Measles-Mumps-Rubella (MMR) vaccine – benefits and risks revisited

Mersiha Mahmić-Kaknjo, Elma Rustempašić, Elida Hadžić

Abstract

The aim of this paper is to provide a concise, evidence-based mini review of the benefits and risks of the Measles-Mumps-Rubella (MMR) vaccine. Measles, mumps and rubella are highly contagious diseases that can cause serious illness, disability and death. Wakefield’s fraudulent research, published in 1999, was retracted shortly after being published, but continues to fuel public distrust towards vaccination. A Cochrane systematic review, published in 2012, denied any causal relationship between MMR and autism, asthma, leukaemia, hay fever, Type 1 diabetes, gait disturbance, Crohn’s disease, demyelinating diseases, bacterial or viral infections. The serious side effects of MMR are extremely rare (less than 1 in million doses) and it is hard to distinguish if they are caused by the vaccination. The refusal of some parents to have their children vaccinated has resulted in major outbreaks of once forgotten diseases, such as whooping cough and measles. An unvaccinated child poses a threat not only to his/her own health but also to public health. There is an abundant body of strong evidence that the risks from side effects are negligible compared to the benefits of being vaccinated. Falsified research, although widely debunked, has resulted in unsubstantiated claims; and the global anti-vaccination paranoia has done much harm worldwide.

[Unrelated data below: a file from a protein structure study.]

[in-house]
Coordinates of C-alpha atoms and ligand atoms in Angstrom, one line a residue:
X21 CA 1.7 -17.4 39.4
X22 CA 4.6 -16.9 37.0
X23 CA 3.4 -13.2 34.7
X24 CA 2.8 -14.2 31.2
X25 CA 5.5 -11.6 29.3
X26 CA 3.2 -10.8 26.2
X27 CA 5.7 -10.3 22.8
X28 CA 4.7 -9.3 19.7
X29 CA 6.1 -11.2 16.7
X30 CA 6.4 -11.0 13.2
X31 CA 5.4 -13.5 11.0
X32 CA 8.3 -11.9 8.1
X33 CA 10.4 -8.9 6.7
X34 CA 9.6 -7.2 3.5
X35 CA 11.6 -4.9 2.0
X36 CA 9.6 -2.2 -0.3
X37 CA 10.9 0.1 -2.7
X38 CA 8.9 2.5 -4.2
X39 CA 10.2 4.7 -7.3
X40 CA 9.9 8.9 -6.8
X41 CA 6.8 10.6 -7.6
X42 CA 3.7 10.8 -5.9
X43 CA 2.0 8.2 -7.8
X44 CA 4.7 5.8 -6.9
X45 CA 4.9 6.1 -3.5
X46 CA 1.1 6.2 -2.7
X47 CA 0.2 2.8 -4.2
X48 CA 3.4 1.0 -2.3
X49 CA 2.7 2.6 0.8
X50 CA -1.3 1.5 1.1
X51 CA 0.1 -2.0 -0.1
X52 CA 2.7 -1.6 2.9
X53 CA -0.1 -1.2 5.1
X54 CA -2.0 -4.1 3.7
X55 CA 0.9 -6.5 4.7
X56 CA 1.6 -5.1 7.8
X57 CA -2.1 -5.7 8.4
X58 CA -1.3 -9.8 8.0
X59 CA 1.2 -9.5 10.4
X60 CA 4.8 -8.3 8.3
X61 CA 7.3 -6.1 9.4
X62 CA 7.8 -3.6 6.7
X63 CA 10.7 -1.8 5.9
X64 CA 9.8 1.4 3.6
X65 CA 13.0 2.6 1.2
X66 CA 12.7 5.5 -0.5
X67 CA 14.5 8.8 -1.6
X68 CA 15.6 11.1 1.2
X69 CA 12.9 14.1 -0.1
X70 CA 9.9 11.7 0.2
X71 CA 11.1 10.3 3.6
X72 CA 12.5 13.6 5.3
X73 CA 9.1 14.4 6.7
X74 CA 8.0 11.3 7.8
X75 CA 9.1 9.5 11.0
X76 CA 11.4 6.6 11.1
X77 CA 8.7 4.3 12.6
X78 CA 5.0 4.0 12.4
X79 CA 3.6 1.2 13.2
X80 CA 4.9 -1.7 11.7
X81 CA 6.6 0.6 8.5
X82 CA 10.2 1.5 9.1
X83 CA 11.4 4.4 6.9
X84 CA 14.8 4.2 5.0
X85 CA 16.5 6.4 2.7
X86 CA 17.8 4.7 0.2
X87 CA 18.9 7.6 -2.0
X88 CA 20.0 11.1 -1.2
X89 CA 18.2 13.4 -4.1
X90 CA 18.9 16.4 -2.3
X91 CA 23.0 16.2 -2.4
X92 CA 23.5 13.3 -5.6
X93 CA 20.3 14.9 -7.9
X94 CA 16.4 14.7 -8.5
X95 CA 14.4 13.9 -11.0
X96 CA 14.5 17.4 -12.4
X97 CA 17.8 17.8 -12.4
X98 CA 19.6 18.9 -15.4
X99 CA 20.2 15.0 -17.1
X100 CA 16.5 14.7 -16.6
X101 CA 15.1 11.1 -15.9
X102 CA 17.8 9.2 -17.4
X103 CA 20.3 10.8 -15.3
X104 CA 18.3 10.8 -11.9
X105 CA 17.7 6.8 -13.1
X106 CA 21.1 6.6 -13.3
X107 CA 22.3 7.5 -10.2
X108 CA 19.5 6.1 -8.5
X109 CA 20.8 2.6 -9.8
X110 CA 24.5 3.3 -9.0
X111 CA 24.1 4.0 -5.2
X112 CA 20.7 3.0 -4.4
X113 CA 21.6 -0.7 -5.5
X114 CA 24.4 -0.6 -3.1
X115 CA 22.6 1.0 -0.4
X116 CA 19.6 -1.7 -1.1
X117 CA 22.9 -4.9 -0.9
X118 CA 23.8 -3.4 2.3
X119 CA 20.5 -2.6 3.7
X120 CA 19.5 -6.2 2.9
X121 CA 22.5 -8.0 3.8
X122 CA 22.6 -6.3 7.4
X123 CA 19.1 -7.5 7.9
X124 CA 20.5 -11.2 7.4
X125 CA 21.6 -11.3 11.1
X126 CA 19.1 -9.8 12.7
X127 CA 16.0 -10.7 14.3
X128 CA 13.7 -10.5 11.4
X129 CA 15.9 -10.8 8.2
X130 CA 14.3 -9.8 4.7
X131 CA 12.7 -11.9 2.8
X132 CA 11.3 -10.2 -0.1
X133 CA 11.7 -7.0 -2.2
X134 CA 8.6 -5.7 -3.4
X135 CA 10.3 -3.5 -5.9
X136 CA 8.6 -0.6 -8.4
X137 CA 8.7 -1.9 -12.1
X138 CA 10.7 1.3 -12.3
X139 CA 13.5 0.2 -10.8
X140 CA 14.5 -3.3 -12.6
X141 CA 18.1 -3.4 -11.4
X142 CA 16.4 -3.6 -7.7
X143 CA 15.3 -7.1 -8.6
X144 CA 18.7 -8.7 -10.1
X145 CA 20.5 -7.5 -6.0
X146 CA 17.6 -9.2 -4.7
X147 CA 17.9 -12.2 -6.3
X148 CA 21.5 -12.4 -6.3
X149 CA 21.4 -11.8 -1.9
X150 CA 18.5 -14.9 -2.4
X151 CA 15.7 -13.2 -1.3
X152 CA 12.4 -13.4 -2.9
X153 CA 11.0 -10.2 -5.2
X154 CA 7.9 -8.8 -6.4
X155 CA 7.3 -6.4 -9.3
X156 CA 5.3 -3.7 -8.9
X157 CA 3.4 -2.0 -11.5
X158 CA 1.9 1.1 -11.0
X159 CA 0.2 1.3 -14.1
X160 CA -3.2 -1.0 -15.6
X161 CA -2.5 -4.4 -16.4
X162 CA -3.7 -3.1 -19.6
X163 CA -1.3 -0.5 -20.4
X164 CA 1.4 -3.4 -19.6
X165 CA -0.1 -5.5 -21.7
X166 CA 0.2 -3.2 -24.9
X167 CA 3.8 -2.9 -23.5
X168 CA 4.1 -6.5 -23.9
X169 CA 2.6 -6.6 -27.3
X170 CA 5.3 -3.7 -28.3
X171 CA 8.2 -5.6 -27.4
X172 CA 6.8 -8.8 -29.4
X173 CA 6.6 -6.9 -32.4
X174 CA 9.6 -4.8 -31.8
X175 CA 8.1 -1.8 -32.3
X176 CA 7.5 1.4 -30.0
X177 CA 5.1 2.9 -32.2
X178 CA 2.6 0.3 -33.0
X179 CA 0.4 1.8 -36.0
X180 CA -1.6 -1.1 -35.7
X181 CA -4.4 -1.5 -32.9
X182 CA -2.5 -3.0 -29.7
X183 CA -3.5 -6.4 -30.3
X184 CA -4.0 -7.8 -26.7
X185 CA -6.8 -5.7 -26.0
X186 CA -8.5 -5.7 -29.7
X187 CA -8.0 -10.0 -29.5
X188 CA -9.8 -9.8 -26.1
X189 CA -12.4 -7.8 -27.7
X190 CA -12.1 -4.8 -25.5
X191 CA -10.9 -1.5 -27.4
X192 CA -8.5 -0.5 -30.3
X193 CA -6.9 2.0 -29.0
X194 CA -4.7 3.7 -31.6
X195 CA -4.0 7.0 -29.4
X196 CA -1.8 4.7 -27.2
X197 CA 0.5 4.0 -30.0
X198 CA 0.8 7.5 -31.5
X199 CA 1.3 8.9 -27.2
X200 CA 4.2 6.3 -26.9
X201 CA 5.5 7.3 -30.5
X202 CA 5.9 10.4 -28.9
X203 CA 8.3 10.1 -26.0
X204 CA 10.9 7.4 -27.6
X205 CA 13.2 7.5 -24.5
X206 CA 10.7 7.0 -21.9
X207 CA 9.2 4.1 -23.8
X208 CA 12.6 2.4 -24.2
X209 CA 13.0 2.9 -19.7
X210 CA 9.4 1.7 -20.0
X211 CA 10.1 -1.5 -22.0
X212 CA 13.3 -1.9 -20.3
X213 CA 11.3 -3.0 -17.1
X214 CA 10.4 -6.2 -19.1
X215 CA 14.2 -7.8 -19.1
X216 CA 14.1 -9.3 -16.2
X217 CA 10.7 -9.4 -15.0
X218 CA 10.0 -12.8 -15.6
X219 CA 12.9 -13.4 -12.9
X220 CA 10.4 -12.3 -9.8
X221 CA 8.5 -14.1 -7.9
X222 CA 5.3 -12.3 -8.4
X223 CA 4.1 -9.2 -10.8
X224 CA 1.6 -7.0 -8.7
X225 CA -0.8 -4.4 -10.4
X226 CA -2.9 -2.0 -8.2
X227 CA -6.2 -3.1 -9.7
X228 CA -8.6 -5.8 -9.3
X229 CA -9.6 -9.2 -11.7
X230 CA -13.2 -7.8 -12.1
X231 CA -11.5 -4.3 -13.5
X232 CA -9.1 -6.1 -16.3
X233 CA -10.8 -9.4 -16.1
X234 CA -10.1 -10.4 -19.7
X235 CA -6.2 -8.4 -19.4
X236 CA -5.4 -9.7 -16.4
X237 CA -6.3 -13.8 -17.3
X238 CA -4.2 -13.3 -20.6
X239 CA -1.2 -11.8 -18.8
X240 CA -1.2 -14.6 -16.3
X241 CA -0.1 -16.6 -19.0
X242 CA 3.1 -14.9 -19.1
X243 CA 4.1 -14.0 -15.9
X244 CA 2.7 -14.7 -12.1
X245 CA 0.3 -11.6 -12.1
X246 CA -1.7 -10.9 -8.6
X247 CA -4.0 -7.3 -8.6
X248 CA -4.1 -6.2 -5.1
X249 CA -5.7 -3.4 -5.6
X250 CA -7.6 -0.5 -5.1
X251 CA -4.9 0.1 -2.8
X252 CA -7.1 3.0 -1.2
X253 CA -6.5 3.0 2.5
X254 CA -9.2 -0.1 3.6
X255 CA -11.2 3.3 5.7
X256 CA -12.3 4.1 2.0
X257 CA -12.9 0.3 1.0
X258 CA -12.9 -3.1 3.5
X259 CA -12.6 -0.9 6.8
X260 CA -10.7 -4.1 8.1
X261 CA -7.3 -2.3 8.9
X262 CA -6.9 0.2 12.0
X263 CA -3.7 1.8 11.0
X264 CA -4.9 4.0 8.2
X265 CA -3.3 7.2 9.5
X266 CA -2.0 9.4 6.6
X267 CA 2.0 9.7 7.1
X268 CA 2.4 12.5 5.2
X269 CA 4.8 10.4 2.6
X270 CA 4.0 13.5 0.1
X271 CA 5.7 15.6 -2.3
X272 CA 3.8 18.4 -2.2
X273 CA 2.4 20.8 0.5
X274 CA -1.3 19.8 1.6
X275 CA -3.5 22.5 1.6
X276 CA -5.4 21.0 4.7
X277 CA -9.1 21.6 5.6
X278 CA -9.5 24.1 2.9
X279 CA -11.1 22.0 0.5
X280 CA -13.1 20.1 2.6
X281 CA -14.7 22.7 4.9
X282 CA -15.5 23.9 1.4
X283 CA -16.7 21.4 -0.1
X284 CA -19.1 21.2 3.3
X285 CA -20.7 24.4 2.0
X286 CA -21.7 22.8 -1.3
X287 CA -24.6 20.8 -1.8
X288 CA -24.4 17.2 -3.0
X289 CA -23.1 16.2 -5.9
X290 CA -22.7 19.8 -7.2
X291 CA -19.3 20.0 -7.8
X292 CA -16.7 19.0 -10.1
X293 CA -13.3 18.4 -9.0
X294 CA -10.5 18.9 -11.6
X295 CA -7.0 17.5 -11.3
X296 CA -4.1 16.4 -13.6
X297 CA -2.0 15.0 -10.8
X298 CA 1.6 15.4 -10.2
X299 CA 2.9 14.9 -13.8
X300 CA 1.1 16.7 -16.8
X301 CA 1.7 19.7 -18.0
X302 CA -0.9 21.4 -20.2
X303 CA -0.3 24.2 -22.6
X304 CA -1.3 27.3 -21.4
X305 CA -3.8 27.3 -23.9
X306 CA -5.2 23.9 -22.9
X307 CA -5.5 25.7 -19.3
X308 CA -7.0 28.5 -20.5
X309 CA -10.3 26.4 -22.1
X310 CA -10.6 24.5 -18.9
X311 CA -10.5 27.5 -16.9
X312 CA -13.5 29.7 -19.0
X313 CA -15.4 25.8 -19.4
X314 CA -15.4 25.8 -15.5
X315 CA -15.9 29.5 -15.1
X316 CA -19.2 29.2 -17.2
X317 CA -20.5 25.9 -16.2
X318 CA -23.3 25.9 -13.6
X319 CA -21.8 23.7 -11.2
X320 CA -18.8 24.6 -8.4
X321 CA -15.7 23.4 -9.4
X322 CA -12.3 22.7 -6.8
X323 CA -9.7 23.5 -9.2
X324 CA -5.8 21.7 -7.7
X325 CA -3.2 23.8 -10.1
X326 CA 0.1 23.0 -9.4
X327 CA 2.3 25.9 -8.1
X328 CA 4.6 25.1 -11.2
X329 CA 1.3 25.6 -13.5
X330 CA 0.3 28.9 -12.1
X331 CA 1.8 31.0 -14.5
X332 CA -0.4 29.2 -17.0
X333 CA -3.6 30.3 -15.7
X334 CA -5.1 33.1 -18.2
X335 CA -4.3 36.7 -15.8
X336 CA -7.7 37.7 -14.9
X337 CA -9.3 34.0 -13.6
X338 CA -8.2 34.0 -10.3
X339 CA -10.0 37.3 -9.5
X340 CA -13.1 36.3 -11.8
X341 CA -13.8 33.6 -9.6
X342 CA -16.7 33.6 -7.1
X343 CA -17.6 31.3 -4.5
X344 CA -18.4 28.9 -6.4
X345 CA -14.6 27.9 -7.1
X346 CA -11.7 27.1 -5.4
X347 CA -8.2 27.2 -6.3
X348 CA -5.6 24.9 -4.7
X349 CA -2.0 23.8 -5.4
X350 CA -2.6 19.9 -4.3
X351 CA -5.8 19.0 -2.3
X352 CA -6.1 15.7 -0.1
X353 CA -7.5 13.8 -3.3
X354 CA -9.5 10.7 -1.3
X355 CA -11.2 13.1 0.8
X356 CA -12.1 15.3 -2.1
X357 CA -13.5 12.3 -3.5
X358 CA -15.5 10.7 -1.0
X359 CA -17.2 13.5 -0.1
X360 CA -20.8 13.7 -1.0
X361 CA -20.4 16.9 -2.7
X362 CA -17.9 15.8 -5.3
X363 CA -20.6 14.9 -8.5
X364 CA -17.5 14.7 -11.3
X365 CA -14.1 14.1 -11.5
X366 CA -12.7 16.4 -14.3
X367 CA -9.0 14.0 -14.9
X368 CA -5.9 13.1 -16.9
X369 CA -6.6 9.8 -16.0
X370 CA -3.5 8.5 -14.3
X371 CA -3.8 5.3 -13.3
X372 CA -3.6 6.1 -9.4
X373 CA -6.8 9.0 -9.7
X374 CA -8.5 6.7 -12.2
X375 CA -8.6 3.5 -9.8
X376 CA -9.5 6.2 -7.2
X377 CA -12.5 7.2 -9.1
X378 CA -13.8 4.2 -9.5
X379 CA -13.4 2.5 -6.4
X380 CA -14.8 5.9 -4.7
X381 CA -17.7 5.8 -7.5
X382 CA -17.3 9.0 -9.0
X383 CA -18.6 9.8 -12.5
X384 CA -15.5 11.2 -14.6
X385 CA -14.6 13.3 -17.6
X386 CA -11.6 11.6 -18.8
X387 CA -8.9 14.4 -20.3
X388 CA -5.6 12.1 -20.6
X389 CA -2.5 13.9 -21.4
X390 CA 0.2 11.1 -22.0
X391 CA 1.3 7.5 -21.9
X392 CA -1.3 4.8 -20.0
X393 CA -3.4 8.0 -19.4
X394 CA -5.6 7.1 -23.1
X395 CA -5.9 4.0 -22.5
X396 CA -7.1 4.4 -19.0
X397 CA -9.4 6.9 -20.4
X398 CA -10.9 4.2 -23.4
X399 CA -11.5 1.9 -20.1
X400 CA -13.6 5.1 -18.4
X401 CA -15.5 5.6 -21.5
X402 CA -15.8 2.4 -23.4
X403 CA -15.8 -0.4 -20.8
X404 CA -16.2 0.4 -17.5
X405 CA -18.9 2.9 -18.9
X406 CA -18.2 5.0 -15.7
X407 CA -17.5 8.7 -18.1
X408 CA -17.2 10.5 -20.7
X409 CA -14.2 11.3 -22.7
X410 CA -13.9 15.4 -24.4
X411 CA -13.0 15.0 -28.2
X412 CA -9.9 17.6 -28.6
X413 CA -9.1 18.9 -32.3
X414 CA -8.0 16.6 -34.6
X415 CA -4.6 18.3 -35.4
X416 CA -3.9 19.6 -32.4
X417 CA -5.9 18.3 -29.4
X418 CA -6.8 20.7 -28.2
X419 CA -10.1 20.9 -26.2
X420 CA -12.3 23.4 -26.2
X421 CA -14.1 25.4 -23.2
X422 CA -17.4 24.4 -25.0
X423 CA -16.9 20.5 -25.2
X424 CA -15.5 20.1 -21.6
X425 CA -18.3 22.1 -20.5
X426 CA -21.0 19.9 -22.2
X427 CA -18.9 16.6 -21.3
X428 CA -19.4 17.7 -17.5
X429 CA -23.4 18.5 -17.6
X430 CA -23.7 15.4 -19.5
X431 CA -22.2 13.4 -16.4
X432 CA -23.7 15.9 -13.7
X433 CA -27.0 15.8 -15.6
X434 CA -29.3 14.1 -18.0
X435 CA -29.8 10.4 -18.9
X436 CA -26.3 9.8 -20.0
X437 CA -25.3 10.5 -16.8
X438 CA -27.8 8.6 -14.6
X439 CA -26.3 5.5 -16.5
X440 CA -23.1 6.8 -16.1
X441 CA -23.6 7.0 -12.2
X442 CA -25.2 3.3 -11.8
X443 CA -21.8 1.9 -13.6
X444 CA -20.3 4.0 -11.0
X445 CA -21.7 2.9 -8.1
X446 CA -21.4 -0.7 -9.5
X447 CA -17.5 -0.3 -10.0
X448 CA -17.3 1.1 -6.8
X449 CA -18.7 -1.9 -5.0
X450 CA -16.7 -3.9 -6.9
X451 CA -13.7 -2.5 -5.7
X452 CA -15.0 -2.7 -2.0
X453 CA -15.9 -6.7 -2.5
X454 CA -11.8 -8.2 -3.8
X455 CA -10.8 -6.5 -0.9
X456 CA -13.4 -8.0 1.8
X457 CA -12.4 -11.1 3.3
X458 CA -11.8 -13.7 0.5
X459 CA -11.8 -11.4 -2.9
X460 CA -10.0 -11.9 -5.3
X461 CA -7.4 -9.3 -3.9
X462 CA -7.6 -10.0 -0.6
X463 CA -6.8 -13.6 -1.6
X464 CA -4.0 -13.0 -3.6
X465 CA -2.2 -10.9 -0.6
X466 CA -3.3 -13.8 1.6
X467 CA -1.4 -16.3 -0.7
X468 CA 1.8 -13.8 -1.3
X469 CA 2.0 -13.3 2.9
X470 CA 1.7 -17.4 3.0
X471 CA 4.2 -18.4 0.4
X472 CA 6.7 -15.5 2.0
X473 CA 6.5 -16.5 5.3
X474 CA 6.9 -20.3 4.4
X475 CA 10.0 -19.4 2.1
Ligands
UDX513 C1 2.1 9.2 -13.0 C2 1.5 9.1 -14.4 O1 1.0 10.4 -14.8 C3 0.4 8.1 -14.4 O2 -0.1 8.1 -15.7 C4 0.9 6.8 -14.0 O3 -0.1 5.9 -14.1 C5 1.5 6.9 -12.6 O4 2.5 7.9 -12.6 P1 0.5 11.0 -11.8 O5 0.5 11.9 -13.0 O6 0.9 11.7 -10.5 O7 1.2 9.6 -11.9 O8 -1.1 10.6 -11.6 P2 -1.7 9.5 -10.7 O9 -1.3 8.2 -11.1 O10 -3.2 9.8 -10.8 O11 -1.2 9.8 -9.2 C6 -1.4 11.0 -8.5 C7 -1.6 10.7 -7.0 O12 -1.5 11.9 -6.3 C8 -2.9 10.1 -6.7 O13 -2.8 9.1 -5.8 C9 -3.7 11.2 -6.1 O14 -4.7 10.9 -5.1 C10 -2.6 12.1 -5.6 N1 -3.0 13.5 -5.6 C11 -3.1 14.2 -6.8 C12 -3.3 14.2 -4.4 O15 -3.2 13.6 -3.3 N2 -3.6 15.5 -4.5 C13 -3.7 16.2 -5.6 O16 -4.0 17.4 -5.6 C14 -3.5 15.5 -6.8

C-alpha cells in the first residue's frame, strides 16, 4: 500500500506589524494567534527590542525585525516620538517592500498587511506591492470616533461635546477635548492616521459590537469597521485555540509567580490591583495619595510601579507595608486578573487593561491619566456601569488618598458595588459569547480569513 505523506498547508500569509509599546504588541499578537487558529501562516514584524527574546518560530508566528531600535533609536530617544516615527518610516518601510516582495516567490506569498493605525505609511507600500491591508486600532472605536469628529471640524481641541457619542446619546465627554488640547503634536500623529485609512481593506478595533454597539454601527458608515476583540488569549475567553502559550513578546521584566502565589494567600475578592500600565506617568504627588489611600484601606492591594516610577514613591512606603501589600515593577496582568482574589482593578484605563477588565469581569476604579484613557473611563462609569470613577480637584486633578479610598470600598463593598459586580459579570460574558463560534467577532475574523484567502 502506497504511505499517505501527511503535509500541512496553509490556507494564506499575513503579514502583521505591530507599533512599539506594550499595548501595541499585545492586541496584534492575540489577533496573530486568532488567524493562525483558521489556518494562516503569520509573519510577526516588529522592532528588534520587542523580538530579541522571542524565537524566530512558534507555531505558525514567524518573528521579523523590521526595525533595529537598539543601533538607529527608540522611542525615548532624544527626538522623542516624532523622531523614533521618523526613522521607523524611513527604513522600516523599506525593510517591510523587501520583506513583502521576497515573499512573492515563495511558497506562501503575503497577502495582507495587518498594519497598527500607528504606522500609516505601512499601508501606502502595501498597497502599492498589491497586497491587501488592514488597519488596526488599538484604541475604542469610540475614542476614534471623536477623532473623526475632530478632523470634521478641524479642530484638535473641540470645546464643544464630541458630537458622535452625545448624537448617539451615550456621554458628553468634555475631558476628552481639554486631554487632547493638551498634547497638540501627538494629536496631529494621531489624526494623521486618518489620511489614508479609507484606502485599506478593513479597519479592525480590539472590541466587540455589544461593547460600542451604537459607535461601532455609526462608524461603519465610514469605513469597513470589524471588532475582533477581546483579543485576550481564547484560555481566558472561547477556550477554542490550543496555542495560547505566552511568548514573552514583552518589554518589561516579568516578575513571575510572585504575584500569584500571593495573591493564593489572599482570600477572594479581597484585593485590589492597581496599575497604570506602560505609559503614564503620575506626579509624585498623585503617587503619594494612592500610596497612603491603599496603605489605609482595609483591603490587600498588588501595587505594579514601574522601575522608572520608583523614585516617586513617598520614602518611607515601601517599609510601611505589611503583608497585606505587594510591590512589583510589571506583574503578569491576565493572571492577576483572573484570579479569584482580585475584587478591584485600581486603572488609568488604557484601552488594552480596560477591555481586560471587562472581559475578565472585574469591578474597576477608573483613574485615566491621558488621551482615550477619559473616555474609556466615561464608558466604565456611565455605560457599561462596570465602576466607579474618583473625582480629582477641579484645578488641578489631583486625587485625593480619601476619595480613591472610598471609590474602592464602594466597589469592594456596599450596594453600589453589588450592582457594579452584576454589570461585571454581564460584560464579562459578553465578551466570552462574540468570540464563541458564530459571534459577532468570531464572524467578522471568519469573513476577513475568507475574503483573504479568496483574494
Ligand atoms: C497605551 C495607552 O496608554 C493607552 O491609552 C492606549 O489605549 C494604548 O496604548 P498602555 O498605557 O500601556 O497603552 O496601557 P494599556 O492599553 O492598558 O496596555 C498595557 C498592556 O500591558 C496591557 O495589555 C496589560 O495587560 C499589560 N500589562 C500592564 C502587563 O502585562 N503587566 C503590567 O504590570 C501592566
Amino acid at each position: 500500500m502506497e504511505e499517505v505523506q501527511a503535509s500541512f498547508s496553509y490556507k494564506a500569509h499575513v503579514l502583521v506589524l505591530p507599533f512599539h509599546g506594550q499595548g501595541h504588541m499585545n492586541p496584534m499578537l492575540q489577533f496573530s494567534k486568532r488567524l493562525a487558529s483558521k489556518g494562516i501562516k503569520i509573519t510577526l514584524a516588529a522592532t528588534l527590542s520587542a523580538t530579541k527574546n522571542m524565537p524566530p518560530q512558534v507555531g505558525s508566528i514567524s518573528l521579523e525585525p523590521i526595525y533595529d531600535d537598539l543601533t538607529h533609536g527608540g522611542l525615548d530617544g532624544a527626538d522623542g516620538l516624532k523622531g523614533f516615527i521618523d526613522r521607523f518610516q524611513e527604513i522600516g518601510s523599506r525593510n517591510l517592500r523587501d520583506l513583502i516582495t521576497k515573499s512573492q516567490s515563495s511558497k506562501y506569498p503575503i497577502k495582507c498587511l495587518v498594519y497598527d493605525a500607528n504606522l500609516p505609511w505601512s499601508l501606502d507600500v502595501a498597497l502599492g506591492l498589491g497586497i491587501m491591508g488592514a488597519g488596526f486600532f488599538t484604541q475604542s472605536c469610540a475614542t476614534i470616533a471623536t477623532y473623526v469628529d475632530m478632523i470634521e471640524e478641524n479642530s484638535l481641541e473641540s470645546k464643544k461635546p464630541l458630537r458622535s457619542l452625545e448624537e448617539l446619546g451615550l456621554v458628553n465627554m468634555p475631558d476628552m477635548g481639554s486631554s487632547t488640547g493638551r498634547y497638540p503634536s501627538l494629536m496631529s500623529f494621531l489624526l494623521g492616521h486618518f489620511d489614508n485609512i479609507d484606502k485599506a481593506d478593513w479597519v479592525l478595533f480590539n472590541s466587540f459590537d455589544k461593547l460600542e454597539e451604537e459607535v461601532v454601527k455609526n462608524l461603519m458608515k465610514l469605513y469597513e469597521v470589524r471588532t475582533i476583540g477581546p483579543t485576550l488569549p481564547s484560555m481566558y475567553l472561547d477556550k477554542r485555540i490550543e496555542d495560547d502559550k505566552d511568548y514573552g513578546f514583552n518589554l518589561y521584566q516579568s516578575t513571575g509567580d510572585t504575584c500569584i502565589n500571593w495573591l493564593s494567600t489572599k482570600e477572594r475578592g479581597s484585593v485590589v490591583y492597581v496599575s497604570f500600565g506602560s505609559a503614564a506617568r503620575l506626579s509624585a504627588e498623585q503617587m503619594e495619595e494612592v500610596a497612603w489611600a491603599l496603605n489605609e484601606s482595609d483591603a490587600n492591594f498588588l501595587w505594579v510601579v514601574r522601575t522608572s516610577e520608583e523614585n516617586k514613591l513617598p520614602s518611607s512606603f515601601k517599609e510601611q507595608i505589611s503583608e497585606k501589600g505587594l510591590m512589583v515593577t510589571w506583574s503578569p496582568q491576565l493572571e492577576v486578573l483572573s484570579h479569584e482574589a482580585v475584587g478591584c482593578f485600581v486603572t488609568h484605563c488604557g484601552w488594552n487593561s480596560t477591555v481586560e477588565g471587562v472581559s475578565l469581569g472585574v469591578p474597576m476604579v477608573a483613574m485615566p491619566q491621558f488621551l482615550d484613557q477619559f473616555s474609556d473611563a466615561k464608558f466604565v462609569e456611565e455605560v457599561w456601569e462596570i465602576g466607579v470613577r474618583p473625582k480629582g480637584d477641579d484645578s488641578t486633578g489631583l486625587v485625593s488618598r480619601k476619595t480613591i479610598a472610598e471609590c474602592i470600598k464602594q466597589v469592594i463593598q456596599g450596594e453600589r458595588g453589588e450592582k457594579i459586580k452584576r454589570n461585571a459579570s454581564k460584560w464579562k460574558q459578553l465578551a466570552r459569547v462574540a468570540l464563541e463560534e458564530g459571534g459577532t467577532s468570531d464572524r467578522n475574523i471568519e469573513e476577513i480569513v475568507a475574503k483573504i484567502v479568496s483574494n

Conclusion – It is essential to restore confidence by explaining and disseminating scientific evidence on both the benefits and risks of the MMR vaccine, primarily to physicians who distribute vaccines, as well as to the parents of children who are to be immunized.

Keywords

Measles-Mumps-Rubella vaccine; Autistic disorder; Immunization

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